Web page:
What: Three Saints Revival
Where: 1801 Wewatta Street
When: Open 7 a.m. to 10 p.m. Monday through Friday, 8 a.m. to 11 p.m. Saturday and 8 a.m. to 9 p.m. Sunday
For more info: Visit threesaintsrevival.com
What we saw: Color. A lot of it. Which is a bold change from the dark decor of this space's previous occupant, Hearth & Dram. The boldest element in that concept's design were some splashes of plaid. In contrast, Three Saints Revival looks like something from a Technicolor dream (or the pages of a 1990s Deli*s catalogue — which is a big compliment, as anyone who was obsessed with those knows). Dreams are, in fact, part of the inspiration behind this new restaurant attached to the Indigo Hotel in the North Union Station neighborhood. "It's morphed into what we call this absinthe Bohemian dream sequence," says restaurateur Robert Thompson, explaining the idea behind the design approach. "There are some sort of hallucinogenic qualities to what we tried to create here."
Three Saints is the first restaurant Thompson is opening under his Angiven development company, which he established after leaving Punch Bowl Social, the "eatertainment" brand he founded and helped grow nationally before resigning in August 2020. But he'd been on the scene long before Punch Bowl, opening spots like Brasserie Rouge (in the Ice House, when there wasn't even a North Union Station neighborhood behind it) and Argyll over the past two-plus decades.
This new spot, though, represents a revival — both for the city and Thompson himself. "I wanted to create something that felt like a rebirth," he says. "One of our goals was to create an environment that doesn't really exist in Denver from a design perspective, so we wanted to do something outside of the box."
That focus led him to the world of dreams, where key elements like being naked, flying, home and teeth falling out are common. Take a close look at the custom wallpaper outside of the bathrooms and you'll find many of those represented, including a molar with wings.
While the design approach is all about the surreal, the food and drink menus are firmly rooted in the Mediterranean, from Spain and Italy to Israel and Turkey. Patrick Williams is overseeing the beverage program and has created an opening list of eight cocktails ($10-$12). "It's really endless, the amount of ingredients you can play with, with all the countries represented," Williams notes. The bright-red-hued Monarch of the Sea, for example, includes allspice dram, cardamom syrup and pomegranate tea, while the Spice Trade is a muddled cucumber libation with Aleppo pepper. The wine list traverses the Mediterranean as well, and a map on the menu guides guests through each label's origins.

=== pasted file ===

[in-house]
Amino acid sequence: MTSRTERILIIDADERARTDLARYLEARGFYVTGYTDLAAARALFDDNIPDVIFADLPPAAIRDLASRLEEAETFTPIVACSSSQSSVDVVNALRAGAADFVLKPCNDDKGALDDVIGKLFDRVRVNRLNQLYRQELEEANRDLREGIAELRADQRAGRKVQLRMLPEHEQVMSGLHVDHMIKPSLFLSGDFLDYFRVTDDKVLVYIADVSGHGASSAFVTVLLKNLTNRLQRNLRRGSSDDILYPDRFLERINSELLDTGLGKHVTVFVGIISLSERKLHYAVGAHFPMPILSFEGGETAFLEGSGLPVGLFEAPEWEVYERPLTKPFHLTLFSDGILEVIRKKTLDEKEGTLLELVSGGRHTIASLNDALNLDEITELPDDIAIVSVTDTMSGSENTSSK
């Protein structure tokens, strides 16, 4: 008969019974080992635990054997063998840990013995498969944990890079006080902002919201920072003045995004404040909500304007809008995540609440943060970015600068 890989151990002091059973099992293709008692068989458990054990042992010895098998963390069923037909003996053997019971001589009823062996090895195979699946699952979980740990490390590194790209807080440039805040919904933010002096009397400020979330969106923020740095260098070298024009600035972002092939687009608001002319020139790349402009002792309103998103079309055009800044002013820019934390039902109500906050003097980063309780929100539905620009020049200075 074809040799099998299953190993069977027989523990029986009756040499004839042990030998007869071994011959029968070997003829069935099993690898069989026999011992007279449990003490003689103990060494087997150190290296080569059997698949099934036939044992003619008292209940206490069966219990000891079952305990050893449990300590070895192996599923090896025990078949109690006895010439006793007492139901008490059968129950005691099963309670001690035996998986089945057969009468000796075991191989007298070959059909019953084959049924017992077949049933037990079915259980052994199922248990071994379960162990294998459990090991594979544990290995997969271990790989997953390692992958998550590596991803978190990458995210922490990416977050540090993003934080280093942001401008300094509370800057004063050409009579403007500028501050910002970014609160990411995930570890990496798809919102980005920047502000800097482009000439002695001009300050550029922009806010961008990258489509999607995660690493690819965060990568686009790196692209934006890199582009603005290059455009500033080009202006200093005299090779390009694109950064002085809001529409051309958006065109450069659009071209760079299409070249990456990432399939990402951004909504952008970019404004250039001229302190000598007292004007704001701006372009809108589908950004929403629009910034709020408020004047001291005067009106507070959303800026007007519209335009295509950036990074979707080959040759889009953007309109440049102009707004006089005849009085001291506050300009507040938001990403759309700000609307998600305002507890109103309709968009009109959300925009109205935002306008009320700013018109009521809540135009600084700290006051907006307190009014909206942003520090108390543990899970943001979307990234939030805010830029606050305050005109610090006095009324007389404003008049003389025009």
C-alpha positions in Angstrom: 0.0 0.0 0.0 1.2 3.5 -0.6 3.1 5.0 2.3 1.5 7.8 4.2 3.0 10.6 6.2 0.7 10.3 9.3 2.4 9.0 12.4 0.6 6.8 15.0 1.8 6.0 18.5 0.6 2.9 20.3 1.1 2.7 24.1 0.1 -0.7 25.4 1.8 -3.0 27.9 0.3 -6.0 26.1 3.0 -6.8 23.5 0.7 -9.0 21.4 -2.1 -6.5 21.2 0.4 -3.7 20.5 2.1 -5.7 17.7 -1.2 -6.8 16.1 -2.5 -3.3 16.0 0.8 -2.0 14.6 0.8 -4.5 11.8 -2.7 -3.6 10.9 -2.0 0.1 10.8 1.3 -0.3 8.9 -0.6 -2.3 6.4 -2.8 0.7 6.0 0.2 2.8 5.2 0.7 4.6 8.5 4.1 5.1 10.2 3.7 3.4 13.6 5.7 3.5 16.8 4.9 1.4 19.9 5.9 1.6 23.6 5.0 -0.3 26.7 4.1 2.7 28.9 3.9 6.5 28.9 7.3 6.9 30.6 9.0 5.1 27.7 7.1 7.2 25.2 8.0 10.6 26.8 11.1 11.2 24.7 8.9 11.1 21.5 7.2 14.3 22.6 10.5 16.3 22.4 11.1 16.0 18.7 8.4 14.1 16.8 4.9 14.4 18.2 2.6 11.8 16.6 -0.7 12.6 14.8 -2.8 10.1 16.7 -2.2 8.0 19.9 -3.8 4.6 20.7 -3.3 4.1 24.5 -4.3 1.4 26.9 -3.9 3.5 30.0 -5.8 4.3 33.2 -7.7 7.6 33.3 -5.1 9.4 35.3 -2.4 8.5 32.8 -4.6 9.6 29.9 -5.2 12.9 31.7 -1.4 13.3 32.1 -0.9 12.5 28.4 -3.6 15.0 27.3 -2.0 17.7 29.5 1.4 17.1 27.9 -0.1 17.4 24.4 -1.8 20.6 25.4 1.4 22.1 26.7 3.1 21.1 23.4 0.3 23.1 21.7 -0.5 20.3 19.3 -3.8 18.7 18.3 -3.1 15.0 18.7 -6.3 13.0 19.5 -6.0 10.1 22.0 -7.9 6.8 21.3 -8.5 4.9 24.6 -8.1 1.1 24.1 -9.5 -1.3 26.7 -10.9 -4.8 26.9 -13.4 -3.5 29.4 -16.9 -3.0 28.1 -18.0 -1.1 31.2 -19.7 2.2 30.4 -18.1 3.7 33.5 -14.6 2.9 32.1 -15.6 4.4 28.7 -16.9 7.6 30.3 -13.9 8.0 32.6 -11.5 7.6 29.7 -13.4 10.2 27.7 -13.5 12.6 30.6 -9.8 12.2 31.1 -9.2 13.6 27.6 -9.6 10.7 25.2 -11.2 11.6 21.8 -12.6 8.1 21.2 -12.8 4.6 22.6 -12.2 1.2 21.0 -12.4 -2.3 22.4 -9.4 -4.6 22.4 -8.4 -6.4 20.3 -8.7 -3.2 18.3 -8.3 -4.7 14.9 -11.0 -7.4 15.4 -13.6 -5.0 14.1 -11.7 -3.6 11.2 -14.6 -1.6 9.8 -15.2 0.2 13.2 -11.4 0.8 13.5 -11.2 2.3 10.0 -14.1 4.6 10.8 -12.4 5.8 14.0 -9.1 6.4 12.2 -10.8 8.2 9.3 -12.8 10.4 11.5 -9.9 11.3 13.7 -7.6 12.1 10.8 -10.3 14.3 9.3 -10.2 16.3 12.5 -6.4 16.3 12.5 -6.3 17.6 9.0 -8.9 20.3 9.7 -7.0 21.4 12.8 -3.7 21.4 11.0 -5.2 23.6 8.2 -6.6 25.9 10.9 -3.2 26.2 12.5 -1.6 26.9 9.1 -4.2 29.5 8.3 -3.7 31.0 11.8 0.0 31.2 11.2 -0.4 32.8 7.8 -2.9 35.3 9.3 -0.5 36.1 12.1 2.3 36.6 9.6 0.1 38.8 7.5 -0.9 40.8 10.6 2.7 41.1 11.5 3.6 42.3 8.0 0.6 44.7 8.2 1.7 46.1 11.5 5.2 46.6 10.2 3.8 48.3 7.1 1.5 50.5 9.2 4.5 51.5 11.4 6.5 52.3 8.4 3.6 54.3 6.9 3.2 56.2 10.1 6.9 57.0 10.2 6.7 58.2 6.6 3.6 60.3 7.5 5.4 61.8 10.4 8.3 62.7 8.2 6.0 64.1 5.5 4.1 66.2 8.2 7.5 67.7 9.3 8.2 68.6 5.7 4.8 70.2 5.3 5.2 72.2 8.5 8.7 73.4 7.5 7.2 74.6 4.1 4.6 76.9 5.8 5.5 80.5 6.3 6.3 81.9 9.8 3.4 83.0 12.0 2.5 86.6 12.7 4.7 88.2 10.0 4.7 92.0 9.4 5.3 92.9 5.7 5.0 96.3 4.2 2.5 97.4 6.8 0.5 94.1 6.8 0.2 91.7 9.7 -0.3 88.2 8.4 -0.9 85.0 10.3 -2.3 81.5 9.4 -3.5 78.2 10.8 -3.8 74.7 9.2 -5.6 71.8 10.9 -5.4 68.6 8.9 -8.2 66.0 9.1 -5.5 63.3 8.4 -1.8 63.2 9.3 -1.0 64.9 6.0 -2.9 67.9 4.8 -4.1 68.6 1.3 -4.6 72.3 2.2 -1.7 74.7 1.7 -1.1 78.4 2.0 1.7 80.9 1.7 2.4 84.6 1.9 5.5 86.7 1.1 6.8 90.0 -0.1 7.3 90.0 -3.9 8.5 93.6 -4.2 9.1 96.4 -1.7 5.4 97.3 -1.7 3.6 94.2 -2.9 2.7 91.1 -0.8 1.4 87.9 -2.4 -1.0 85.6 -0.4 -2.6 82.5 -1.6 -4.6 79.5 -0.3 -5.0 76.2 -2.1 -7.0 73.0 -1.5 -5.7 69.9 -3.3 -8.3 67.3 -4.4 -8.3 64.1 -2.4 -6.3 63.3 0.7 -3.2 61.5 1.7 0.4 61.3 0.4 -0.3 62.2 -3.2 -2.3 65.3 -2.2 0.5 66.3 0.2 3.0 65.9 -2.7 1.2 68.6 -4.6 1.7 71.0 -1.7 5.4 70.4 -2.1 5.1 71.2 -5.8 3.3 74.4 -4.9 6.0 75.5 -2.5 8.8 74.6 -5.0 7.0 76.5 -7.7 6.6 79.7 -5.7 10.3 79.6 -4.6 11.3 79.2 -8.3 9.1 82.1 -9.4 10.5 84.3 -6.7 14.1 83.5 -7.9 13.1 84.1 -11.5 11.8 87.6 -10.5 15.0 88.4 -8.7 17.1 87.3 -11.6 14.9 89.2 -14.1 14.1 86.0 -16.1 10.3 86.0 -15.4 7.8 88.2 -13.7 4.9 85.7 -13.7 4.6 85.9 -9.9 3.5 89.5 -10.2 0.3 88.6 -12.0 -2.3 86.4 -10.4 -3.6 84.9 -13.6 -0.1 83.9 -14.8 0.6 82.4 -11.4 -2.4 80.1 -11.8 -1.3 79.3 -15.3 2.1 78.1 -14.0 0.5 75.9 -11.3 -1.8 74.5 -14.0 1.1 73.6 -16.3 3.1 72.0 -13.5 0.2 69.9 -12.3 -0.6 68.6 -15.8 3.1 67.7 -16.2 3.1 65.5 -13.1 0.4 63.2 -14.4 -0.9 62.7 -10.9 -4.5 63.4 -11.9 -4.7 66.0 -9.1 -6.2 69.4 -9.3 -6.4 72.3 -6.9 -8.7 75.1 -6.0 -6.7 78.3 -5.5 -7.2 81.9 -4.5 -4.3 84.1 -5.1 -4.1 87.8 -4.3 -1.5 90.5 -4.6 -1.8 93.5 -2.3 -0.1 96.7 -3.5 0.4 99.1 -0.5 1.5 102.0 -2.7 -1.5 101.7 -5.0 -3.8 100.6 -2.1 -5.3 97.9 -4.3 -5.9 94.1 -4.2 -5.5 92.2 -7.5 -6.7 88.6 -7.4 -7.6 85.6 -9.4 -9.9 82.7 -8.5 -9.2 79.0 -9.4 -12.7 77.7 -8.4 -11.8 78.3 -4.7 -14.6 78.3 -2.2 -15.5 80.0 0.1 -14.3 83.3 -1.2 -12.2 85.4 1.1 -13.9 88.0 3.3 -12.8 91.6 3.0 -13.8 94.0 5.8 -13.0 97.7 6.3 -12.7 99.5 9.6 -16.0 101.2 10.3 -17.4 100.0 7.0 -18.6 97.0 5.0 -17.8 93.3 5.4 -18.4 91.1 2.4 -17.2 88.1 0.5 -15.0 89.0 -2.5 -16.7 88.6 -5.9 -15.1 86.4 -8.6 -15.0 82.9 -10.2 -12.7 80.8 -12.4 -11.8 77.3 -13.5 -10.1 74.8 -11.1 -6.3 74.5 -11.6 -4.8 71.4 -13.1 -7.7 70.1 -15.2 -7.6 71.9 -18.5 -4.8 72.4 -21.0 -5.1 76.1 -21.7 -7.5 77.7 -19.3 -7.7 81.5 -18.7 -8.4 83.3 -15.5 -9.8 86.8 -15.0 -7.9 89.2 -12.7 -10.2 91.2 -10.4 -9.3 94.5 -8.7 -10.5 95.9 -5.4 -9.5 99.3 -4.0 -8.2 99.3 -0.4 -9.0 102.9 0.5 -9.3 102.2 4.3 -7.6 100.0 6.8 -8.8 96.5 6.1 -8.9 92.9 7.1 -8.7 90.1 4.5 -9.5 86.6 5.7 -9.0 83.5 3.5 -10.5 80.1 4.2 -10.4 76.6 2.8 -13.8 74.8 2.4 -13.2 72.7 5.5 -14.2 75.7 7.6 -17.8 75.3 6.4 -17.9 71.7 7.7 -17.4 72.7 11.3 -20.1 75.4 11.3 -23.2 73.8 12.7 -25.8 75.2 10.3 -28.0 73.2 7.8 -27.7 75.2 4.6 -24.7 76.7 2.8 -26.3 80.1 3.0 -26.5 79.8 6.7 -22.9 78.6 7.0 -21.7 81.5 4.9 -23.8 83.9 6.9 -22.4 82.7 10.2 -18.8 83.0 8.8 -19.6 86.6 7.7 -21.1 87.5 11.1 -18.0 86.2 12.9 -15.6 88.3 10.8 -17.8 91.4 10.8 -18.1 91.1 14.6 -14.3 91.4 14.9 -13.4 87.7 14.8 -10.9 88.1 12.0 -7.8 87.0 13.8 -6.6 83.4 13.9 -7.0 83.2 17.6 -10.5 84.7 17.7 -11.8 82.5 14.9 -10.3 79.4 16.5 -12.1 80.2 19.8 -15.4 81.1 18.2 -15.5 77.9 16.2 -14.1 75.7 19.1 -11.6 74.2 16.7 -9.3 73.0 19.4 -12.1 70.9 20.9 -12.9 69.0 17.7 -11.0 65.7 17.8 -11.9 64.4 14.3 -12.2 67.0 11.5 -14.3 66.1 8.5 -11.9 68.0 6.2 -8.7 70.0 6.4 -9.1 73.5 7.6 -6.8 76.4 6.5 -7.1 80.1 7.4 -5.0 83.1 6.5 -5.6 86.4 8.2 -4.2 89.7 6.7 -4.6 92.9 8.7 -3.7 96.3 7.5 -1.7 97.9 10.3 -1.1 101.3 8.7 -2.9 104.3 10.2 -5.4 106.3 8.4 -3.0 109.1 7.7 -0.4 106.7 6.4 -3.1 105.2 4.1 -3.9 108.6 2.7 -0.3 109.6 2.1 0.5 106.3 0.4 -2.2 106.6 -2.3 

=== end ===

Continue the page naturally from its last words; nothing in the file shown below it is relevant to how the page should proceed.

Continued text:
Longtime Denver chef John Broening, who previously worked with Thompson at Argyll, is the culinary director; his wife, six-time James Beard nominee Yasmin Lozada-Hissom, is on board as consulting pastry chef.
The chef has personal ties to the region. "My dad was a journalist. We were in the Soviet Union, and my dad worked for the Associated Press. ... He had hardship pay, so we could travel first-class anywhere in Europe we wanted to," Broening explains. "So we'd always go to Greece for vacations. .... It has a special place in my memories because you'd go to a store in the Soviet Union and there'd be cabbages and a few potatoes. And then we'd go to Greece, and there was sunlight and there was clear waters and there was abundant fish." Broening also spent time in France, Spain and Portugal, "so especially in my taste memory, the Mediterranean is a very special place to me," he notes.
Along with a selection of cheese, charcuterie and a few salads, the dinner menu includes just four large-format entrees, leaving the focus on a long list of tapas. Shrimp with Spanish chorizo ($17) comes bathed in a broth flavored with sherry, garlic and lemon, and is served with pieces of bread for soaking up every last bit of the flavorful liquid. Potato croquettas ($9) are crunchy on the outside, but as you dig in your fork for a bite, the creamy, saffron-yellow interior made with béchamel spills out, mingling with the pepper, tomato and Calabrian chile sauce below. There's a classic patatas bravas ($9), as well as eggplant cooked in embers and topped with tahini ($9) that eats like a chunky baba ganoush, scooped up with housemade crackers topped with a za'atar spice blend.
One standout dish is also the most simple: a classic Sicilian combination of orange, olive and red onion ($9). Broening adds fennel pollen, blood-orange essence and sage oil, and the result is a bite that is salty, tart and sweet all at once.
"We try to be purposeful in everything here," Thompson says. The result: a restaurant that smartly capitalizes on the strengths of a talented team and is poised to become the new go-to escape near Union Station after it officially opens on November 20.